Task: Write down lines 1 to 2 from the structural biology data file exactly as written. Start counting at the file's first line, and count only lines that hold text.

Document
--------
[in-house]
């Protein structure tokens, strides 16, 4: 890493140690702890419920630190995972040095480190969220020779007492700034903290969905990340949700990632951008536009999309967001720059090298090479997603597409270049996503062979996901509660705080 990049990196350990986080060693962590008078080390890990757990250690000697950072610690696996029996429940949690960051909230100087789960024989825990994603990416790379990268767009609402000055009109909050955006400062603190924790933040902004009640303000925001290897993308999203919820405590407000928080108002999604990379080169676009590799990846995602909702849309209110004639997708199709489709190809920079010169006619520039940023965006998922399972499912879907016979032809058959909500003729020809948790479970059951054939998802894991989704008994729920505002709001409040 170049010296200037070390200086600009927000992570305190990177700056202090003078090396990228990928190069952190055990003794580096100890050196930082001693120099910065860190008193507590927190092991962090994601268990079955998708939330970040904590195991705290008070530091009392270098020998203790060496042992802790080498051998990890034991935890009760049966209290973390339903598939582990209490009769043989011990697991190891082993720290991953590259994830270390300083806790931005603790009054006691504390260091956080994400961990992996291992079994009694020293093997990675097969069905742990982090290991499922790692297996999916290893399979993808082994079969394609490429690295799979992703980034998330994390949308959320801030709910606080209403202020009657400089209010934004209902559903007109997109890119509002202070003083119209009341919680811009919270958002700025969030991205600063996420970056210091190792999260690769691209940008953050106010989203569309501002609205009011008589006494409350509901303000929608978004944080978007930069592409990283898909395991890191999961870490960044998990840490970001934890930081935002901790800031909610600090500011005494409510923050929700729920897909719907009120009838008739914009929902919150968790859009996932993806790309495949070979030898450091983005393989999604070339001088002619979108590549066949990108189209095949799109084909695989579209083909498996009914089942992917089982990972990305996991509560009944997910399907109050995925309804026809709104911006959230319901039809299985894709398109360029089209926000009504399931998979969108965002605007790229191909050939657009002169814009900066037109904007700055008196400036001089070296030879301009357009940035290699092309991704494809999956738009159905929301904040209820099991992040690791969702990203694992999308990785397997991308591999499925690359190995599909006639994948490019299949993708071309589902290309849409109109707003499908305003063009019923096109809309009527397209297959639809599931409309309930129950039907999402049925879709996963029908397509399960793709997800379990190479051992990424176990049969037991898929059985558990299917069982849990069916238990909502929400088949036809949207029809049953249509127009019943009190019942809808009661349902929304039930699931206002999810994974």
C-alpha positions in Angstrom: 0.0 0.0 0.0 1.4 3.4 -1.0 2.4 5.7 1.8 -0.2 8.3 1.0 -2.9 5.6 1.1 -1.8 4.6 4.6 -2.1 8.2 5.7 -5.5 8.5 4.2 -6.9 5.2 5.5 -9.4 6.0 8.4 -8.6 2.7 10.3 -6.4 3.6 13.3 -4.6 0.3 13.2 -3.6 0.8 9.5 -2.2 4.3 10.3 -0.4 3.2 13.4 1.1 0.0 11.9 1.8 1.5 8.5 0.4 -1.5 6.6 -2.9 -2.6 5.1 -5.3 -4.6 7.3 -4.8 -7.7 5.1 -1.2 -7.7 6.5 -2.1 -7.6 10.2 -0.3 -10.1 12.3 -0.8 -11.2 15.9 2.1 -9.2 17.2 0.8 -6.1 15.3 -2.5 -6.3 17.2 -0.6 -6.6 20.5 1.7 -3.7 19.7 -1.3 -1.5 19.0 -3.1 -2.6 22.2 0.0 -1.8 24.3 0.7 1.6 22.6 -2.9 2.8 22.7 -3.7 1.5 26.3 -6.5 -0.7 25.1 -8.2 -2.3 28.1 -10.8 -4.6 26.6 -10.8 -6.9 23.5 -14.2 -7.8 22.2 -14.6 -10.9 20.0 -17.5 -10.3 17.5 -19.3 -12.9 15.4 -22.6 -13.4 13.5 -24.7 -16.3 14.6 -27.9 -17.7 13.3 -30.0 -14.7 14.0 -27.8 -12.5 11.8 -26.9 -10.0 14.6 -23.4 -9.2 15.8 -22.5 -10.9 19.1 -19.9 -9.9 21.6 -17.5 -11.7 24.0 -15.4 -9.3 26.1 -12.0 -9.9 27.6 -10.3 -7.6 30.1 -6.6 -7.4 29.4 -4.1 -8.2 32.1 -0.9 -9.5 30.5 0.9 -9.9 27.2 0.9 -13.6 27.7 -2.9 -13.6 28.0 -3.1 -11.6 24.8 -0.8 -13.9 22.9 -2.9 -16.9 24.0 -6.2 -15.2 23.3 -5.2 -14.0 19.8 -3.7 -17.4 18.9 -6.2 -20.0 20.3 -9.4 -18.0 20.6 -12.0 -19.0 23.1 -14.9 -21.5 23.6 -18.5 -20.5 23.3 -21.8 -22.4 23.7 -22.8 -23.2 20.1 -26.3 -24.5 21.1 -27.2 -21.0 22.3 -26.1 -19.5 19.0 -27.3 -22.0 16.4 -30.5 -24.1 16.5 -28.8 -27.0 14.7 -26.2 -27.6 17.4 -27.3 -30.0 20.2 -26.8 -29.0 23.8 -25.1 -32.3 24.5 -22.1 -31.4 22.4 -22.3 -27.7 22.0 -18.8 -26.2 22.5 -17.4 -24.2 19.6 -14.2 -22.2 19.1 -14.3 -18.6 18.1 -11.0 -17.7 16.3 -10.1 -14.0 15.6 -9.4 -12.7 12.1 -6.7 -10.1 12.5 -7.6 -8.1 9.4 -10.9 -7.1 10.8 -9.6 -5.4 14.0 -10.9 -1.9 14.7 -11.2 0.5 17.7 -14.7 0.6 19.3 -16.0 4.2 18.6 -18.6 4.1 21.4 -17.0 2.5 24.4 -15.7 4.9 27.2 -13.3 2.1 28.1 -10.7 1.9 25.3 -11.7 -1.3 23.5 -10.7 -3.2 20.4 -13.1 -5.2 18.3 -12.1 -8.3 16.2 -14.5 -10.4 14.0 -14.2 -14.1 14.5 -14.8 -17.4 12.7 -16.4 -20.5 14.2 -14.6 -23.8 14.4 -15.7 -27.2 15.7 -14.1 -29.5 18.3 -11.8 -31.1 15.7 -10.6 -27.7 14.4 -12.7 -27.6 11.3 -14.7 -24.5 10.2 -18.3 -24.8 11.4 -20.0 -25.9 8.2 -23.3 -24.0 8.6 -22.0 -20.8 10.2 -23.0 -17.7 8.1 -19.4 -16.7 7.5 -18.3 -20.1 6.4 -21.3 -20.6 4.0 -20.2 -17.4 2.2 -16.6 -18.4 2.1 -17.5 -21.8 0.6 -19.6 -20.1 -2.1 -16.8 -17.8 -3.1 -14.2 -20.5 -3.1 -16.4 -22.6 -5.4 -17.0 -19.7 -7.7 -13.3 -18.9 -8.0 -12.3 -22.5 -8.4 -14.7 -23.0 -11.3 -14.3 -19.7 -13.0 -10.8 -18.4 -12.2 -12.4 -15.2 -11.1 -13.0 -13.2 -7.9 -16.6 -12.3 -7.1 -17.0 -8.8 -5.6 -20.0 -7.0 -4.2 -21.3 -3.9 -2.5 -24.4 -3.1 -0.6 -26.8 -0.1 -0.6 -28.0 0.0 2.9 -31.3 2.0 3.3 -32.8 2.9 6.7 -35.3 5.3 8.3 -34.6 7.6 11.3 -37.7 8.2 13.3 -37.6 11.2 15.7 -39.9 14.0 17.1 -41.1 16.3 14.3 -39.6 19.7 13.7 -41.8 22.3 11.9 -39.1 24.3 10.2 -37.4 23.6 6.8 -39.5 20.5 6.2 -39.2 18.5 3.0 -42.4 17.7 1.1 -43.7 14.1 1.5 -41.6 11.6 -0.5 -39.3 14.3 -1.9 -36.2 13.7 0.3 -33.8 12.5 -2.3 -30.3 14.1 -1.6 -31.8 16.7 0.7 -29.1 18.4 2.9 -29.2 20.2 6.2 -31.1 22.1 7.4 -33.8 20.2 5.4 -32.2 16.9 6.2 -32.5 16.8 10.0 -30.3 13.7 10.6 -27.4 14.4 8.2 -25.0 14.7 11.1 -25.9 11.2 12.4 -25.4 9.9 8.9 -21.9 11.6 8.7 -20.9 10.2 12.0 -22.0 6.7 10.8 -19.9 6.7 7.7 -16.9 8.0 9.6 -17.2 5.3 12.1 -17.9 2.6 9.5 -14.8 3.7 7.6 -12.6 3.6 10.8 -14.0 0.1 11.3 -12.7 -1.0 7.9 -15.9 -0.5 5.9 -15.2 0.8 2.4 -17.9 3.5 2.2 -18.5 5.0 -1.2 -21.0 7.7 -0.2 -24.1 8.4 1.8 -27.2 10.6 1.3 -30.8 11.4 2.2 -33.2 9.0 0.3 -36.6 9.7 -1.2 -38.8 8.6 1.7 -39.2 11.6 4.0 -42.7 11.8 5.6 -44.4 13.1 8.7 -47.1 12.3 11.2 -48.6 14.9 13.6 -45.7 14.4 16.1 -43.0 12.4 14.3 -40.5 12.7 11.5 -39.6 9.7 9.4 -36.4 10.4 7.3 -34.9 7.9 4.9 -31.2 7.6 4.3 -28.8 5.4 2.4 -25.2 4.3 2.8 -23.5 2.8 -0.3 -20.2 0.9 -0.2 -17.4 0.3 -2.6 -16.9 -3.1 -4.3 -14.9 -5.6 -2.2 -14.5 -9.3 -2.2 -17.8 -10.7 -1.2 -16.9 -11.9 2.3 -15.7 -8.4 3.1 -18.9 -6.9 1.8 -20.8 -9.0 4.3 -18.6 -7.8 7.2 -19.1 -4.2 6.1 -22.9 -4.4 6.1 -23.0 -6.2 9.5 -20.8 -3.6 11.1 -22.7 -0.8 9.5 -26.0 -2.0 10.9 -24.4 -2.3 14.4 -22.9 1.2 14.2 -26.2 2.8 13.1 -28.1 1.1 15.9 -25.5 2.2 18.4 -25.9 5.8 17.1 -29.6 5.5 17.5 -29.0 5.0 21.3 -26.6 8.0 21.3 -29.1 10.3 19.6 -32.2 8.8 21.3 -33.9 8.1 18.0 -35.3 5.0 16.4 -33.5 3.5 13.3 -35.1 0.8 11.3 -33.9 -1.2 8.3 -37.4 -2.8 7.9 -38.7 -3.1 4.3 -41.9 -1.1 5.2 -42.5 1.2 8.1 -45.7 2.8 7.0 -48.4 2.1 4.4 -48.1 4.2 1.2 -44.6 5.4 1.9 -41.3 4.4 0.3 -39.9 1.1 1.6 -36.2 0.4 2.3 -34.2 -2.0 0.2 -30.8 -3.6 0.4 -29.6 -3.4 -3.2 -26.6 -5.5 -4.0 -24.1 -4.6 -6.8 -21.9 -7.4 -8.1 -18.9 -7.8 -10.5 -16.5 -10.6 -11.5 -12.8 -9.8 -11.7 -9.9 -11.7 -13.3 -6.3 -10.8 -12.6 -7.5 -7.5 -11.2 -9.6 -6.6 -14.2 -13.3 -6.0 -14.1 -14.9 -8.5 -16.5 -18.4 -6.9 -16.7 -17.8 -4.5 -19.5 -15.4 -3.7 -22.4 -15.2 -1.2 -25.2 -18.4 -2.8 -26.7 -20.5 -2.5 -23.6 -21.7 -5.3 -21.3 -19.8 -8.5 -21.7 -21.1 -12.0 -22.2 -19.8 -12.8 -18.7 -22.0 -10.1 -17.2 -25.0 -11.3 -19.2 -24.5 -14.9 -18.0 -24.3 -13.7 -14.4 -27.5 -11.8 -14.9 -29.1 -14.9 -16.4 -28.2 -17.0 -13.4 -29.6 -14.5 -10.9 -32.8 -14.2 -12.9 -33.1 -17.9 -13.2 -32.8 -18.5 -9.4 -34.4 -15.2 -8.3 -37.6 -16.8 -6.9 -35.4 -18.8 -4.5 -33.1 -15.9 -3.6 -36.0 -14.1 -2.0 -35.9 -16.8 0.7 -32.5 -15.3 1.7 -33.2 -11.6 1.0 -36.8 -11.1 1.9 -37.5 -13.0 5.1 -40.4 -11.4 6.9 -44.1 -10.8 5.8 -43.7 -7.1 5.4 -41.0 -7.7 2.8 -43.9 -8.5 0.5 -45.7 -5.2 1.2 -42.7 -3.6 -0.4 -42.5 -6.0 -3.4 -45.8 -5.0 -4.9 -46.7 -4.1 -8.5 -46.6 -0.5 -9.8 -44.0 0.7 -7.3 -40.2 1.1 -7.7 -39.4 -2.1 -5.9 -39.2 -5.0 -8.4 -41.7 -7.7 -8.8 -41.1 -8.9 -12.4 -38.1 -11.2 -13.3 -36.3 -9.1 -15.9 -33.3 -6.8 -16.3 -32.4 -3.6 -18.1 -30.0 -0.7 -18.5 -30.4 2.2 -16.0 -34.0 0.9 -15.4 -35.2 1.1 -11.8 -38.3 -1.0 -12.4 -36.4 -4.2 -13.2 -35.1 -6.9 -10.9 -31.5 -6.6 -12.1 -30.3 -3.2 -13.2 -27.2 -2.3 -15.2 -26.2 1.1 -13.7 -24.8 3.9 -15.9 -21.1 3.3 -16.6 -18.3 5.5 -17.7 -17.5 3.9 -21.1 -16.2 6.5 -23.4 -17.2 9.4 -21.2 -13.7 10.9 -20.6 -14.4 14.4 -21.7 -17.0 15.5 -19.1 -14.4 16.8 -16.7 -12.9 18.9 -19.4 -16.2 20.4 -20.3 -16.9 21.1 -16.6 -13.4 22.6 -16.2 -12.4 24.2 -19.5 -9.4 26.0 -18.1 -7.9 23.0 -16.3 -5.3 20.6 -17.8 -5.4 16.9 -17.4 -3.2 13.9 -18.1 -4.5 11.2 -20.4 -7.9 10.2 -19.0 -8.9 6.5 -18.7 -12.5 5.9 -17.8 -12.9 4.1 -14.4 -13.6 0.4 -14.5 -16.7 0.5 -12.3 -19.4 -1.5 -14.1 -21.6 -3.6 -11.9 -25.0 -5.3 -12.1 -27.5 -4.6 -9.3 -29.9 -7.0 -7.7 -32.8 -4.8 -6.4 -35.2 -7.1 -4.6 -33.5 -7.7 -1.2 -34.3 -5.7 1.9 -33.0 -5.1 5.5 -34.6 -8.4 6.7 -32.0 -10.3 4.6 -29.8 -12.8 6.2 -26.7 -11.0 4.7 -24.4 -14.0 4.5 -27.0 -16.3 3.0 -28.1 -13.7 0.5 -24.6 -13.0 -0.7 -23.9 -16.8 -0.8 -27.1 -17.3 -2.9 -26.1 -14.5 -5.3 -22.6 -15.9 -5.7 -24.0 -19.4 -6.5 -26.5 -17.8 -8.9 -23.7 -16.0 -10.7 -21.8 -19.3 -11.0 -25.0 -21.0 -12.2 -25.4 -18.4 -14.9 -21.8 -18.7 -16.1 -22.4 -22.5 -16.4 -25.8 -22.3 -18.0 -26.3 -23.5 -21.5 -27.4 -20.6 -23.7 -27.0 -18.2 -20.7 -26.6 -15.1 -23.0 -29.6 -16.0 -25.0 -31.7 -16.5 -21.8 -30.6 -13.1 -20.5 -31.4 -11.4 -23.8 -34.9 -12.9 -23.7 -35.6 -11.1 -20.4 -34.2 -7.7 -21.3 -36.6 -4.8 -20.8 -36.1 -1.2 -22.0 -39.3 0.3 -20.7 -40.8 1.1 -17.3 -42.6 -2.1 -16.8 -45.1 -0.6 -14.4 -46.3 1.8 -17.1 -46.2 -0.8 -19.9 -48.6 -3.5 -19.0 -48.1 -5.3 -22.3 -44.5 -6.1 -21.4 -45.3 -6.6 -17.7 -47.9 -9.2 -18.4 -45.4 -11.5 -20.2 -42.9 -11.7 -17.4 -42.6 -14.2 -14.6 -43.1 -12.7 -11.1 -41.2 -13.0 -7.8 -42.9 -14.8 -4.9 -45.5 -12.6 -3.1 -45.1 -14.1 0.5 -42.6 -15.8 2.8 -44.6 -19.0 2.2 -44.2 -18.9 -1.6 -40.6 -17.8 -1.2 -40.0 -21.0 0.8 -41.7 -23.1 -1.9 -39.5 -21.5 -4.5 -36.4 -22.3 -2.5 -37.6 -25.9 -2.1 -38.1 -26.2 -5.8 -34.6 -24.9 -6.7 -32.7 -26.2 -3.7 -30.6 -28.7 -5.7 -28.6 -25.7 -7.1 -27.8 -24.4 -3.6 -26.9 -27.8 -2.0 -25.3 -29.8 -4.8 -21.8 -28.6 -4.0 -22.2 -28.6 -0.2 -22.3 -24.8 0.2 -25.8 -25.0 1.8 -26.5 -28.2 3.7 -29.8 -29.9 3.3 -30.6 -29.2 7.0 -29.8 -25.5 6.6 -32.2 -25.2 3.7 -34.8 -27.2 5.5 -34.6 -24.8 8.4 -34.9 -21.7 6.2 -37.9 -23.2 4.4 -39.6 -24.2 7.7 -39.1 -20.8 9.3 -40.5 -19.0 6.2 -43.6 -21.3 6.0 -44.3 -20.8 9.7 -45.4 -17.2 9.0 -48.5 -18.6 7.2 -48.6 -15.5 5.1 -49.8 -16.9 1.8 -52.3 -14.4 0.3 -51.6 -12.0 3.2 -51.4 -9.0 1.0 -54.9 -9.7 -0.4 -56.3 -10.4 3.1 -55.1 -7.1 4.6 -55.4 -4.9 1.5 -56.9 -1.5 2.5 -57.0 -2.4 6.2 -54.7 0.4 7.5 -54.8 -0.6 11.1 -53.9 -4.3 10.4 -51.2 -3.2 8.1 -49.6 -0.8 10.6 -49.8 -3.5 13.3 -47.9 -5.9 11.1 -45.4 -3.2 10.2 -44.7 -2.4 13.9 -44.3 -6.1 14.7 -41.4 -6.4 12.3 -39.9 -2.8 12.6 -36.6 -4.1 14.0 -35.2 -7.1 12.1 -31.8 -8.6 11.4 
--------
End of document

[in-house]
């Protein structure tokens, strides 16, 4: 890493140690702890419920630190995972040095480190969220020779007492700034903290969905990340949700990632951008536009999309967001720059090298090479997603597409270049996503062979996901509660705080 990049990196350990986080060693962590008078080390890990757990250690000697950072610690696996029996429940949690960051909230100087789960024989825990994603990416790379990268767009609402000055009109909050955006400062603190924790933040902004009640303000925001290897993308999203919820405590407000928080108002999604990379080169676009590799990846995602909702849309209110004639997708199709489709190809920079010169006619520039940023965006998922399972499912879907016979032809058959909500003729020809948790479970059951054939998802894991989704008994729920505002709001409040 170049010296200037070390200086600009927000992570305190990177700056202090003078090396990228990928190069952190055990003794580096100890050196930082001693120099910065860190008193507590927190092991962090994601268990079955998708939330970040904590195991705290008070530091009392270098020998203790060496042992802790080498051998990890034991935890009760049966209290973390339903598939582990209490009769043989011990697991190891082993720290991953590259994830270390300083806790931005603790009054006691504390260091956080994400961990992996291992079994009694020293093997990675097969069905742990982090290991499922790692297996999916290893399979993808082994079969394609490429690295799979992703980034998330994390949308959320801030709910606080209403202020009657400089209010934004209902559903007109997109890119509002202070003083119209009341919680811009919270958002700025969030991205600063996420970056210091190792999260690769691209940008953050106010989203569309501002609205009011008589006494409350509901303000929608978004944080978007930069592409990283898909395991890191999961870490960044998990840490970001934890930081935002901790800031909610600090500011005494409510923050929700729920897909719907009120009838008739914009929902919150968790859009996932993806790309495949070979030898450091983005393989999604070339001088002619979108590549066949990108189209095949799109084909695989579209083909498996009914089942992917089982990972990305996991509560009944997910399907109050995925309804026809709104911006959230319901039809299985894709398109360029089209926000009504399931998979969108965002605007790229191909050939657009002169814009900066037109904007700055008196400036001089070296030879301009357009940035290699092309991704494809999956738009159905929301904040209820099991992040690791969702990203694992999308990785397997991308591999499925690359190995599909006639994948490019299949993708071309589902290309849409109109707003499908305003063009019923096109809309009527397209297959639809599931409309309930129950039907999402049925879709996963029908397509399960793709997800379990190479051992990424176990049969037991898929059985558990299917069982849990069916238990909502929400088949036809949207029809049953249509127009019943009190019942809808009661349902929304039930699931206002999810994974």